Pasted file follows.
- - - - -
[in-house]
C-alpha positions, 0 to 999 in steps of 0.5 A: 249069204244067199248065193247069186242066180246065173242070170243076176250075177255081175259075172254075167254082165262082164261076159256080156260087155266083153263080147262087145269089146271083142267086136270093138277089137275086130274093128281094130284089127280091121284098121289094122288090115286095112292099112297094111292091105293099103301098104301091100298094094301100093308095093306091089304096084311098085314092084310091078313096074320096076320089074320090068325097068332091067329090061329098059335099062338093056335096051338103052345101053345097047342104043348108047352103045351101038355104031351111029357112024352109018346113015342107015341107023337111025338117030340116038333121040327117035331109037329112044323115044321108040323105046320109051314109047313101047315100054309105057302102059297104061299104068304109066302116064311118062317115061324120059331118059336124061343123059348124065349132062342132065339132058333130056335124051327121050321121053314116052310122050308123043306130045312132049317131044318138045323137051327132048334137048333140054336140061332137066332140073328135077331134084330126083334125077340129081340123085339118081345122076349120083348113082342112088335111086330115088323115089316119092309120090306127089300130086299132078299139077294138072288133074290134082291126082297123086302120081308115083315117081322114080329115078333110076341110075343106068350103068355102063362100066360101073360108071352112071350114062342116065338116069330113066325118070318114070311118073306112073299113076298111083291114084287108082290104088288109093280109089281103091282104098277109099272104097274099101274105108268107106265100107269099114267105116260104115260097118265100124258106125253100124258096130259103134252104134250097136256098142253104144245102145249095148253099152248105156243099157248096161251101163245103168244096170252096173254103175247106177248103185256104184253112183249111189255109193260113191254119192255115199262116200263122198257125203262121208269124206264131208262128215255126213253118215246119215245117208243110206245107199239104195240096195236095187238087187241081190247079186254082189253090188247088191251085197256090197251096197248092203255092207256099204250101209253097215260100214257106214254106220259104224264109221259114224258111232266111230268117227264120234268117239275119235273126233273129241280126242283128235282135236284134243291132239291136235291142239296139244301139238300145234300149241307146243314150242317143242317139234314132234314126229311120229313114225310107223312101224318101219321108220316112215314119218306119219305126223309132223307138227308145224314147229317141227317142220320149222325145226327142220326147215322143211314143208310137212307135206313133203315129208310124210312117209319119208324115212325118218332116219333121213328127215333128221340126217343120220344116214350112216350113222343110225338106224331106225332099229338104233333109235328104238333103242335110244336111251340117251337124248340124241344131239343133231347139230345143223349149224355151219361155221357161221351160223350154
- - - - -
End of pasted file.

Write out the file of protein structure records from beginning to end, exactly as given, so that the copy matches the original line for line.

[in-house]
C-alpha positions, 0 to 999 in steps of 0.5 A: 249069204244067199248065193247069186242066180246065173242070170243076176250075177255081175259075172254075167254082165262082164261076159256080156260087155266083153263080147262087145269089146271083142267086136270093138277089137275086130274093128281094130284089127280091121284098121289094122288090115286095112292099112297094111292091105293099103301098104301091100298094094301100093308095093306091089304096084311098085314092084310091078313096074320096076320089074320090068325097068332091067329090061329098059335099062338093056335096051338103052345101053345097047342104043348108047352103045351101038355104031351111029357112024352109018346113015342107015341107023337111025338117030340116038333121040327117035331109037329112044323115044321108040323105046320109051314109047313101047315100054309105057302102059297104061299104068304109066302116064311118062317115061324120059331118059336124061343123059348124065349132062342132065339132058333130056335124051327121050321121053314116052310122050308123043306130045312132049317131044318138045323137051327132048334137048333140054336140061332137066332140073328135077331134084330126083334125077340129081340123085339118081345122076349120083348113082342112088335111086330115088323115089316119092309120090306127089300130086299132078299139077294138072288133074290134082291126082297123086302120081308115083315117081322114080329115078333110076341110075343106068350103068355102063362100066360101073360108071352112071350114062342116065338116069330113066325118070318114070311118073306112073299113076298111083291114084287108082290104088288109093280109089281103091282104098277109099272104097274099101274105108268107106265100107269099114267105116260104115260097118265100124258106125253100124258096130259103134252104134250097136256098142253104144245102145249095148253099152248105156243099157248096161251101163245103168244096170252096173254103175247106177248103185256104184253112183249111189255109193260113191254119192255115199262116200263122198257125203262121208269124206264131208262128215255126213253118215246119215245117208243110206245107199239104195240096195236095187238087187241081190247079186254082189253090188247088191251085197256090197251096197248092203255092207256099204250101209253097215260100214257106214254106220259104224264109221259114224258111232266111230268117227264120234268117239275119235273126233273129241280126242283128235282135236284134243291132239291136235291142239296139244301139238300145234300149241307146243314150242317143242317139234314132234314126229311120229313114225310107223312101224318101219321108220316112215314119218306119219305126223309132223307138227308145224314147229317141227317142220320149222325145226327142220326147215322143211314143208310137212307135206313133203315129208310124210312117209319119208324115212325118218332116219333121213328127215333128221340126217343120220344116214350112216350113222343110225338106224331106225332099229338104233333109235328104238333103242335110244336111251340117251337124248340124241344131239343133231347139230345143223349149224355151219361155221357161221351160223350154